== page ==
[3-minute insight]

Ahh the hiring process. All that time spent sifting through applications, CV’s and arranging interviews to find your ideal new team member then BAM!! Three days/weeks/months later, for whatever reason, it hasn’t worked out. You’re scratching your noggin, wondering what went wrong, before banging it on your desk because you know you have to start over. If this is causing you a headache, then using DISC at part of your hiring process could be the answer to your people puzzle.

The average employer spends about £3,000 and 27.5 days to hire a new worker


Here are the top three ways in which DISC profiling helps you to minimise the risk of a costly and time-consuming wrong hire.


Whether you have a one, two or three stage interview process, using a candidate’s DISC profile will give you valuable insight into their communication preferences. This is a more subtle and less tangible benefit, but it can have a significant impact on the progress of the discussion. Especially when interviews should always be a two-way conversation.

Making yourself aware of a candidate’s behavioural style means you can actively encourage them to reveal further information.

For example:

Is your candidate a fast-paced, dynamic high I-Style or D-Style, applying for a role which requires deliberation and acute attention to detail? If so, ask them about a time when they had to slow down their pace on a project to ensure that nothing was overlooked. Furthermore, you can ask them what the result of that was.

Contraily, your candidate may be a high C-Style or S-Style, which are generally slower-paced, passive and change resistant. However, your role requires a goal-focused visionary to lead a team through difficult times of change and growth. How might this affect what interview questions you ask about their leadership style?

A candidate’s DISC profile can highlight such potential challenges. Challenges which may never emerge during the course of a standardised interview. All DISC styles are capable of leading, it’s the nature of how they will lead which differs. As a hiring manager, you’ll need to curate suitable questions to determine a candidate’s adaptability to the demands of the role.

Whilst some hiring managers prefer to use a DISC as a basis for their interview questions, others choose to discuss a candidate’s profile with them during an interview. Neither of these approaches is significantly better or worse than the other. Ultimately the decision about how to use DISC for interviewing is a matter of preference but either way, be mindful of eliminating personal biases.

Nerves are normal:

Undeniably, most of us suffer with nerves from time to time and interviews are no exception. Your candidate could be the ideal-fit-on-paper but you’re facing a mouse-like nail-biter who can barely get a sentence out. Alternatively, you could be facing an overly chatty individual who appears to have no verbal filter.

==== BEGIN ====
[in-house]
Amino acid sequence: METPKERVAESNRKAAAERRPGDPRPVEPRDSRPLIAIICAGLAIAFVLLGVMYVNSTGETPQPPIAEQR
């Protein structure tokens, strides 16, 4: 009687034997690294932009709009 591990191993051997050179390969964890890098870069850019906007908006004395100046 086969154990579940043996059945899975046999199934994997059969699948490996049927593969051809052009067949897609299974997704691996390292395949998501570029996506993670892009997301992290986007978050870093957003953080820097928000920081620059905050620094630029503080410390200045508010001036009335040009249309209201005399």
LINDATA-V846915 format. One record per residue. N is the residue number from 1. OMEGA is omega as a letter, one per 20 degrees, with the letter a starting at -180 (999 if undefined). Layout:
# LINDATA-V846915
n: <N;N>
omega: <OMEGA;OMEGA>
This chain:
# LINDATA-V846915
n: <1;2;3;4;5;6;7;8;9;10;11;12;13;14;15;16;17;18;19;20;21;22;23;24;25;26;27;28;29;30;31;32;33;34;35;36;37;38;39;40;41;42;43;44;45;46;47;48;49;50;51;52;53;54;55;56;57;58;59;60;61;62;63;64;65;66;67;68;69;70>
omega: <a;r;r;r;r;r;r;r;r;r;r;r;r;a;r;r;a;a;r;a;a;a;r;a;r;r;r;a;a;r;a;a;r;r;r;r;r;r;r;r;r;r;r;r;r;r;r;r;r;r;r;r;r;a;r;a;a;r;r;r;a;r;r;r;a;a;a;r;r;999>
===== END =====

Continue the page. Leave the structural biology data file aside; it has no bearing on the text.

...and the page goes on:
Interview nerves however are temporary and not a true indicator of who your candidate is and how they act daily. This is because peoples’ styles can change when under pressure or feeling stressed. This is a normal human response, therefore, using DISC to identify their usual communication style is valuable. Not just for you but also for your candidates because you can encourage them to shine their light by adapting your own communication style to meet theirs. Whether this is to help someone open up more or keep their responses focused, a nervous candidate will appreciate your encouragement.


Imagine you have 2-3 great candidates who could all fit your role and blend nicely into your company culture. Now what do you do? Utilising DISC could be the key to helping you decide which of them you’ll be inviting to sign your contract of employment. Ask yourself: “Whose profile is the closest fit to the demands of the role and the qualities we’re looking for in a person?

Please be mindful that because DISC only ascertains predicted behaviour, it should only inform part of your final decision because you also need to account for other factors such as their skills and experience. It’s entirely possible that two or more people can have very similar DISC profiles yet they will have different personalities.


Using DISC for hiring could help you identify a potential talent gap within your team. For example, does one of your candidates have a style that your team is currently missing? Could this style bring you a value you hadn’t considered before?

For example, you have a team of sales-people who are great at making sales but you’re getting complaints. They’re not listening to the needs of the customer because they’re more focused on the end sale than customer service. Naturally, this would be an area of training and development for your existing people but if you’re expanding your team, could you need someone who already has proven sales ability but who uses adaptive listening and empathy?

DISC opens up the realms of possibility that your business may be experiencing a talent gap. Additionally, a person with a different style to the rest of your team could just be the fresh pair of eyes and traits you didn’t know you needed.

Want to see how a DISC profile looks? Just fill out the form below to access your free sample.

Samantha Lynne
I help business owners & hiring managers streamline candidate interviews to make right-first-time hires for the long-term.